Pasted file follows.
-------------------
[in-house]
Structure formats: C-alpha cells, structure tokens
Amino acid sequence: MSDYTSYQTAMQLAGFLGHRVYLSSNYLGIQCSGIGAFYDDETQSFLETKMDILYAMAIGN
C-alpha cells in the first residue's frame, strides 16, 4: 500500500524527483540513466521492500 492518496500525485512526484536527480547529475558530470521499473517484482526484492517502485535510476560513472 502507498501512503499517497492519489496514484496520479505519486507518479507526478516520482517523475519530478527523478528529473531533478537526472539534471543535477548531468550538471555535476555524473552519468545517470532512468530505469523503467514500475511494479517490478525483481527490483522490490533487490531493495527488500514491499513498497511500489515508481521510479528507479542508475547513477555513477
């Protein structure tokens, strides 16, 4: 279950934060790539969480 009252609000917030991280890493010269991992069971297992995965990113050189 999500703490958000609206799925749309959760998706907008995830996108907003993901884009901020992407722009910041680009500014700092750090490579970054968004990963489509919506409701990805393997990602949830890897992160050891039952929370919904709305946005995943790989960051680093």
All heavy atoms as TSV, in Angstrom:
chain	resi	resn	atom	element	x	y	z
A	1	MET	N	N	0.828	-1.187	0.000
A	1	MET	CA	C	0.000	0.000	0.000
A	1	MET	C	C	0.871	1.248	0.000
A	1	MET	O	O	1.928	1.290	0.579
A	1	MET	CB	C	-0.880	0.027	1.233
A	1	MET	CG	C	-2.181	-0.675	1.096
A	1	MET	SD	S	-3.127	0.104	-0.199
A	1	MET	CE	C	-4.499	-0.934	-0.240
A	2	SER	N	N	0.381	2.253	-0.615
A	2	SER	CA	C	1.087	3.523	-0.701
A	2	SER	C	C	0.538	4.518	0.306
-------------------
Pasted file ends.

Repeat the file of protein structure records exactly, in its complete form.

[in-house]
Structure formats: C-alpha cells, structure tokens
Amino acid sequence: MSDYTSYQTAMQLAGFLGHRVYLSSNYLGIQCSGIGAFYDDETQSFLETKMDILYAMAIGN
C-alpha cells in the first residue's frame, strides 16, 4: 500500500524527483540513466521492500 492518496500525485512526484536527480547529475558530470521499473517484482526484492517502485535510476560513472 502507498501512503499517497492519489496514484496520479505519486507518479507526478516520482517523475519530478527523478528529473531533478537526472539534471543535477548531468550538471555535476555524473552519468545517470532512468530505469523503467514500475511494479517490478525483481527490483522490490533487490531493495527488500514491499513498497511500489515508481521510479528507479542508475547513477555513477
């Protein structure tokens, strides 16, 4: 279950934060790539969480 009252609000917030991280890493010269991992069971297992995965990113050189 999500703490958000609206799925749309959760998706907008995830996108907003993901884009901020992407722009910041680009500014700092750090490579970054968004990963489509919506409701990805393997990602949830890897992160050891039952929370919904709305946005995943790989960051680093």
All heavy atoms as TSV, in Angstrom:
chain	resi	resn	atom	element	x	y	z
A	1	MET	N	N	0.828	-1.187	0.000
A	1	MET	CA	C	0.000	0.000	0.000
A	1	MET	C	C	0.871	1.248	0.000
A	1	MET	O	O	1.928	1.290	0.579
A	1	MET	CB	C	-0.880	0.027	1.233
A	1	MET	CG	C	-2.181	-0.675	1.096
A	1	MET	SD	S	-3.127	0.104	-0.199
A	1	MET	CE	C	-4.499	-0.934	-0.240
A	2	SER	N	N	0.381	2.253	-0.615
A	2	SER	CA	C	1.087	3.523	-0.701
A	2	SER	C	C	0.538	4.518	0.306